A version of this project was originally published in Spanish by Colectivo Linea 84.
“To see what you want to see will take us a while,” Iván tells me just in front of his house. “That stone that you are looking for is already cast out into the sea.”
Iván is a tiny, thin fisherman who was born and lives in Barra del Motagua, a community in the northern Honduran municipality of Omoa, perched at the border with Guatemala. He has agreed to guide me and Marcos, a young biologist from nearby Cuyamel, to see the obelisk-shaped landmark that draws the boundary between Honduras and Guatemala. The challenge is that the obelisk—or what’s left of it—is sinking.
The fisherman looks at me with doubt. The burdens and misfortunes that he has long fought seem to now colonize his facial expressions, banishing him to some corner of himself where he waits for something or someone to call him back. Iván’s house is barely standing. His community and neighboring Barra de Cuyamel are being swallowed up by the sea.
The tide has been encroaching on these communities, as well as their houses, croplands, and water sources, for the past 10 years. The situation is increasingly driving locals to flee, leaving behind a ghostly border. The devastation brought by Hurricanes Eta and Iota, the strongest to hit the Atlantic this year, exacerbate this grim picture—haunting warnings of what climate change is set to bring to this vulnerable region.
The strange and desolate beach stretches for miles. We walk past vegetation buried in the sand, dry palm trees, dead mangroves, and lots of trash, which the rivers and tides manage to carry here from as far away as Guatemala City.
Parts of some of the houses in these two communities are already under water. Iván says many residents have already left. Some have headed further inland to rent homes in Cuyamel, but “most of them went to the United States,” he explains. There’s mostly one reason: “The sea took them out.”
Biologist Gustavo Cabrera, who has worked in the area for years, had offered a sobering assessment. “The sea keeps gaining ground,” he told me during an interview the day before I met Iván. “It has already swallowed 70-80 percent of the towns of Barra de Cuyamel and Barra del Motagua. A kilometer of coastline has been lost in less than 10 years.”
The Sea Came Here to Stay
Barra del Motagua and Barra de Cuyamel are located inside the National Park Cuyamel-Omoa (PANACO), which the government officially declared a protected area in 2011. The wetland system inside PANACO’s specially protected core area is fundamental for the preservation of the second most important coral reef system in the world, known as the Mesoamerican Barrier Reef System (MBRS). In 2013, the international Convention on Wetlands, also known as the Ramsar Convention, declared PANACO a site of international importance.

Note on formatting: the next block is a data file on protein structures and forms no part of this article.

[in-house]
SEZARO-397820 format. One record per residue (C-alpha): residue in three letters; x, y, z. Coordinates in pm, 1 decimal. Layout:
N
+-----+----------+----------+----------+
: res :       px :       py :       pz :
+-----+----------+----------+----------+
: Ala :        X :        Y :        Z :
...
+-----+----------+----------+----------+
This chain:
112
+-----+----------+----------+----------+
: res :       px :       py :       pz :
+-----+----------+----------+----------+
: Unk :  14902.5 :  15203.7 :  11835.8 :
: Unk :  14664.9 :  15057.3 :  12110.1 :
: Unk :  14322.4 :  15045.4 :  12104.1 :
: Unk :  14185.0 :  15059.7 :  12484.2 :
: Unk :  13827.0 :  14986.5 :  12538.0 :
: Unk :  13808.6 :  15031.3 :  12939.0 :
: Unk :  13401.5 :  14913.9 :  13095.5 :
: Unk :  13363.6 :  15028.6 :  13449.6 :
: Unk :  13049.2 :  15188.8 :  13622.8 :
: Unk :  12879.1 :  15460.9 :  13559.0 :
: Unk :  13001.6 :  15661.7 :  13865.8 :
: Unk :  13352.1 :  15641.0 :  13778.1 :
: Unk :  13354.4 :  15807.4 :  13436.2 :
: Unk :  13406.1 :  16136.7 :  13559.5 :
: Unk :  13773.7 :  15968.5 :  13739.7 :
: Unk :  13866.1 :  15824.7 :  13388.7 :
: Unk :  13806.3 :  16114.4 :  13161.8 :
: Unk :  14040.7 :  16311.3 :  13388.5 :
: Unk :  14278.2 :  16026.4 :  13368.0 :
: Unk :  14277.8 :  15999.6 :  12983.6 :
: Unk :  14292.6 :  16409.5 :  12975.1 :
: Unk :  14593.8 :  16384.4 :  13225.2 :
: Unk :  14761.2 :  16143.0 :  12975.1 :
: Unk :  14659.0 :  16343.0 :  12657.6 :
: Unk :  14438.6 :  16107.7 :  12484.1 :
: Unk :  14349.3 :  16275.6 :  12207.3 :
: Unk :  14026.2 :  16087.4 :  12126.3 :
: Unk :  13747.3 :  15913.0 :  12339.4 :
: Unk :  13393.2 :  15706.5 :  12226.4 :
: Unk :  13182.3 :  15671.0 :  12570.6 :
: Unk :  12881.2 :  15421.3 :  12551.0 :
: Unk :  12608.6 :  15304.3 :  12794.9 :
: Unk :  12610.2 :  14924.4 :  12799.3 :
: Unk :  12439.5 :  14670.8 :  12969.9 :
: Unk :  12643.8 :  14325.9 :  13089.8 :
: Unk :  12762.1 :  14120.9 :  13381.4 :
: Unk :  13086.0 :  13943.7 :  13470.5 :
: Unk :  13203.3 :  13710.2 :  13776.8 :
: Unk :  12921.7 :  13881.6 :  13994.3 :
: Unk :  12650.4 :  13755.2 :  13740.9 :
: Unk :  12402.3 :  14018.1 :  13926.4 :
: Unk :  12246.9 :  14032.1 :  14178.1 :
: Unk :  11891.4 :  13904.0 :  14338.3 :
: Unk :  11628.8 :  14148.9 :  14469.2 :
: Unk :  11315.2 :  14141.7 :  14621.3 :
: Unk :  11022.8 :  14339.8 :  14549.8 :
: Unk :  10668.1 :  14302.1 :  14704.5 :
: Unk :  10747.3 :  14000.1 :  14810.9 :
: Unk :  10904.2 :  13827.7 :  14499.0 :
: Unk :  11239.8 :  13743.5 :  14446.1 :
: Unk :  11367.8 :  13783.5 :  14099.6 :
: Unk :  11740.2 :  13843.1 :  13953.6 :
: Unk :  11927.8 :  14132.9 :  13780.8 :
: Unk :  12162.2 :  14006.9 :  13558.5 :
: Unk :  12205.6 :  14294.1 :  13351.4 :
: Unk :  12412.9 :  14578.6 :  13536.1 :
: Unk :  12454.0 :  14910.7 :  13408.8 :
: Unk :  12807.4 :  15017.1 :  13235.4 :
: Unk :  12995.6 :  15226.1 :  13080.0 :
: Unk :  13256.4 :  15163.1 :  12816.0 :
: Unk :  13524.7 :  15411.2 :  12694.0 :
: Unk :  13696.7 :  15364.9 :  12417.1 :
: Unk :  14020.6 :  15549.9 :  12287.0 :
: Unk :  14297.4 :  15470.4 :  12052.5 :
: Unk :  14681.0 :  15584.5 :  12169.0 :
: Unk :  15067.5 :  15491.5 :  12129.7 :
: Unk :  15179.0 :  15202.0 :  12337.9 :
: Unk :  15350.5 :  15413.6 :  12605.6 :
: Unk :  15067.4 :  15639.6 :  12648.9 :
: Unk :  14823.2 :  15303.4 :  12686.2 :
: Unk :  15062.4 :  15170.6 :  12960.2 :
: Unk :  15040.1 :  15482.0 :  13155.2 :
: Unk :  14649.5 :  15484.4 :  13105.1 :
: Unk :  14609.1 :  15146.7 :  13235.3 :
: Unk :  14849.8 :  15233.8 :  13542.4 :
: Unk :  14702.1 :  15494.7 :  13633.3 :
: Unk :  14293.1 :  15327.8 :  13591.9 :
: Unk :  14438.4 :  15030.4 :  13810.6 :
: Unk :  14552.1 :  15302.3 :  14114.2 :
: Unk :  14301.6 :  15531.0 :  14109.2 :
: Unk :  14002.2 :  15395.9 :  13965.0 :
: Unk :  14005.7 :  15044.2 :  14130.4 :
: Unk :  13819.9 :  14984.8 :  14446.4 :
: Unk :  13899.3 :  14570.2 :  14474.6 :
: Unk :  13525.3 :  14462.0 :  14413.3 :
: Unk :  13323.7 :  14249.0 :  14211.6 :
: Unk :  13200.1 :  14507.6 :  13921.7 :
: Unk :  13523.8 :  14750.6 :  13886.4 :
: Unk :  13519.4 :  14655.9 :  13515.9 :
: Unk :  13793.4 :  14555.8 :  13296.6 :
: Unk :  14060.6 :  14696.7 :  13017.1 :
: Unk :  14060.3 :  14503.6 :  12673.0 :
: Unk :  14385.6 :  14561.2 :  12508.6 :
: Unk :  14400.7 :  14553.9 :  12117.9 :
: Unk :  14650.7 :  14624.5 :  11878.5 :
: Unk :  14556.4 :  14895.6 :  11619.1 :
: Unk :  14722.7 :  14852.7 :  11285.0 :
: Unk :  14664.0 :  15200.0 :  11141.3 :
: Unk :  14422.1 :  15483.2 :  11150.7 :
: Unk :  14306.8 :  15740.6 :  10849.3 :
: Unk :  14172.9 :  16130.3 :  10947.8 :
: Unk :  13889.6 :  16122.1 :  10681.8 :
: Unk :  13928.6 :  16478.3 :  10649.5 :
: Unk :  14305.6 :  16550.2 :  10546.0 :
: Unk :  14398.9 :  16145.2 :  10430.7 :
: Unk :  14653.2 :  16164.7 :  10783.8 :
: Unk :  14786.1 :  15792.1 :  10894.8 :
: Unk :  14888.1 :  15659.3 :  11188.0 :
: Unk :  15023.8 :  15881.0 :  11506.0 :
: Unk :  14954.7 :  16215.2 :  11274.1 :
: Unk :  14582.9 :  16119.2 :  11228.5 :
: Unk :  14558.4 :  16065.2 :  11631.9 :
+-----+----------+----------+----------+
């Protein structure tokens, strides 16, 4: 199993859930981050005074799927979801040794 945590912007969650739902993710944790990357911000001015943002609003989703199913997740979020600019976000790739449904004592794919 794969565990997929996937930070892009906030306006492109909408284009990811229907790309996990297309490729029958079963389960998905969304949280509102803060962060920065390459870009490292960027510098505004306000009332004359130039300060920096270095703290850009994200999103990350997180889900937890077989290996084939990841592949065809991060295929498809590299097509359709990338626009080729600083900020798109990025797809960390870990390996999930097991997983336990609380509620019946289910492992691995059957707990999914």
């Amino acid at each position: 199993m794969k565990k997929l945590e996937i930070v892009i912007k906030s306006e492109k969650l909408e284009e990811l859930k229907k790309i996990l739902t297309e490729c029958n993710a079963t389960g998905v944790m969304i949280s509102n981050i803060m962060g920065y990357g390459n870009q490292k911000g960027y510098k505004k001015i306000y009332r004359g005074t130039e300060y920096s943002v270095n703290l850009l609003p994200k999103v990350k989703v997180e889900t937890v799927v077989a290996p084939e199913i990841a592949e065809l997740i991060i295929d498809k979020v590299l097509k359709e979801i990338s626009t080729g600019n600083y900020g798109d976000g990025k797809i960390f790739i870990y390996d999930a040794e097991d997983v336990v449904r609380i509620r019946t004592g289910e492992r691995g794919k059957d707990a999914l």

The wetland ecosystems and water sources are also key for the daily survival of the surrounding communities.
According to the government’s Cuyamel-Omoa Biophysical Diagnosis of 2017, there are four reasons why the sea is invading the Omoa coast: Rising sea levels as a result of climate change, coastline changes due to the construction of infrastructure like embankments, the change of course of the Motagua River as a result of Hurricane Mitch in 1998, and the collapse and disfigurement of agricultural and residential lands due to a 2009 earthquake. The earthquake accelerated the sea level advancement already underway. As a result, according to the diagnosis, “it is presumed that the communities remained below sea level, facilitating the invasion of waters into continental soil and also the intrusion of seawater in extensive cultivation areas.”
Nowhere to Go
The path to the obelisk is long. The entire beach is infested with little insects that bite at the speed of a machine gun: gnats. As we walk, the gnats escorting us, Iván explains what the area looked like before the salty water took over. There was an estuary, mangrove, fish in these habitats, houses, arable land, and more people. Like the mangrove and the vegetation, the community is disappearing.
A 2017 report by the Friedrich Ebert Foundation titled Justice and Climate Change in Honduras mentions possible relocation for residents in areas like Omoa. The issue has been on the table for years. According to the study, the Omoa mayor’s office had identified a piece of land to relocate the families from these two communities at least three years ago. But the land was privately owned, and “the people of the community couldn’t afford and the municipality resisted paying” the asking price of 3 million lempiras, $119,520. Omoa mayor Ricardo Alvarado, who has now been in office for more than a decade, told Honduran media outlet Contra Corriente in 2018 that the municipality had a plot of land in a nearby town to accommodate the relocation of 80 families. However, authorities declared the areas of Barra del Motagua y la Barra de Cuyamel where these families live uninhabitable in 2012, and government responses to the emergency have been slow.
At the beginning of 2020, heavy rains hit the Gulf of Honduras in the Caribbean, which put all the communities along the Atlantic coast area on alert, including the communities in Omoa. Although authorities announced the evacuation of Barra de Cuyamel and Barra del Motagua, some families did not leave because, to date, the relocation plans remain temporary.
I ask Iván if he would consider relocating. “Relocate? Not really,” he says. Despite talk from the mayor’s office about such plans, he says, it’s unclear what relocation would look like, and where residents would go. “I think it’s going to be near Cuyamel...something like that,” Iván continues. “That’s what I’ve heard the mayor say...he says sometimes to one place, then to another place and...” Iván keeps talking, but an absurd tedium takes over.